Finding Chuqui’s lost ore – Lowell on tackling world-class mystery – by Kip Keen ( – August 1, 2013)

The massive Chuquicamata copper deposit has long been theorized to be missing ore, possibly faulted off to the south. Now exploration legend David Lowell is looking.

HALIFAX, NS (MINEWEB) – David Lowell, the famed octogenarian explorer credited with finding the Escondida copper deposit, among others, is now taking a crack at one of the world’s greatest exploration mysteries: finding lost – or believed to be lost – Chuquicamata copper ore. Forgive the superlative. For the known Chuquicamata copper-molybdenum deposit and mine in Chile, now owned by Codelco, is ranked by many as the greatest – or certainly one of the greatest – copper ore bodies in the world.

Chuquicamata, Chuqui for short, is big and, for its size, very high grade. A mid-2000s estimate tallied 2 billion tonnes @ 1.54 percent copper as having been mined. These days, a grade a third that is considered pretty normal – good even – for a large porphyry deposit like this. So Chuqui is abnormal. And many billion tonnes of ore remain at the known Chuqui deposit. As the massive Chuqui open pit wanes, Codelco aims to continue mining in a giant block cave mine it estimates will cost about $4.2 billion to build. The pit is reaching its limits, about 900 metres deep, and four kilometres long and three kilometres wide.

The Chuqui mystery is this: a fault, called the West Fault, cuts through the Chuqui ore body and appears to have moved a chunk – how much is not clear – of Chuqui ore elsewhere, where or exactly how far is uncertain. But most guesses, those made in a so far fruitless search for lost Chuqui ore, have put it somewhere about 15 to 20 kilometres to the south on a property that is known as the Ricardo project.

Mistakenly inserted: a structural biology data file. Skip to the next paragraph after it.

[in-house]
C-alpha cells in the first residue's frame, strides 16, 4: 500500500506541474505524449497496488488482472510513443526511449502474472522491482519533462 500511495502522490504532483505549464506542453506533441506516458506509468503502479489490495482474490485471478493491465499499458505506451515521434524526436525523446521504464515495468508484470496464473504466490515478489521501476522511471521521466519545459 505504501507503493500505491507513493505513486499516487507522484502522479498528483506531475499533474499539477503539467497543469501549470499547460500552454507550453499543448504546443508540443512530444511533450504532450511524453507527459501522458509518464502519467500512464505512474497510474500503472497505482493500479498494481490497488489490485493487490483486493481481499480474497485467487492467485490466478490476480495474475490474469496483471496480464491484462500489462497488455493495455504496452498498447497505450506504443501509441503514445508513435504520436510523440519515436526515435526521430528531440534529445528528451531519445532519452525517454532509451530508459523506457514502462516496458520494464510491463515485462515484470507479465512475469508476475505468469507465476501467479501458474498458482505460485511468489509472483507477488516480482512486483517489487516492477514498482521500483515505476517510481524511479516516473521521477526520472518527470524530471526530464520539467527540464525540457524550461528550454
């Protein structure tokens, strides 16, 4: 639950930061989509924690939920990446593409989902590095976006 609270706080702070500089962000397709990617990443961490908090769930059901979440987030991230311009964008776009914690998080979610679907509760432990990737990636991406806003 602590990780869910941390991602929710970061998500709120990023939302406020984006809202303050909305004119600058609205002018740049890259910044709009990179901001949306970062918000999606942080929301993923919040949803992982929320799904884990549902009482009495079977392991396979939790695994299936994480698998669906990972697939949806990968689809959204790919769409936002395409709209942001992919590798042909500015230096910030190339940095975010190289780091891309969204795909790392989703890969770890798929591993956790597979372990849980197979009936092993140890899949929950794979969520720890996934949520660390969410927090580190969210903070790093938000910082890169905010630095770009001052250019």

It’s a roughly 16,000 hectare property on the edge of the Chilean town of Calama that has stymied many before Lowell, who spoke about his pursuit of lost Chuqui ore with Mineweb on Wednesday. Since the theory that such lost ore existed was developed in the 1970s, a slew of majors, among others, have puzzled over the quest, mapping, sampling and, more than anything else, drilling away at the Ricardo property through which the all-important West Fault traverses.

All have come up empty handed. Superior Oil hit the ground between 1980 and 1982. Codelco was there in 1991 and 1992. Freeport came in the next two years and Inco, likewise, the next two after that. Among majors Rio Tinto made the last and still unsuccessful attempt at finding Chuqui ore at Ricardo in the mid 2000s. In all 72 drillholes have been drilled, multiple geophysical surveys have been conducted and a fair amount of brain power and cash has been expended on the mystery of the lost Chuqui ore. To no avail.

Lowell would not, however, be considered a geological crackpot, flogging an idiotic exploration idea. He exists on the opposite end of the scale. Something of a legend, a porphyry expert, and wildly successful explorationist. Over the years he has made many of the more important copper discoveries in Latin America, prime among them Escondida. Unlike this author, he is not prone to superlatives.

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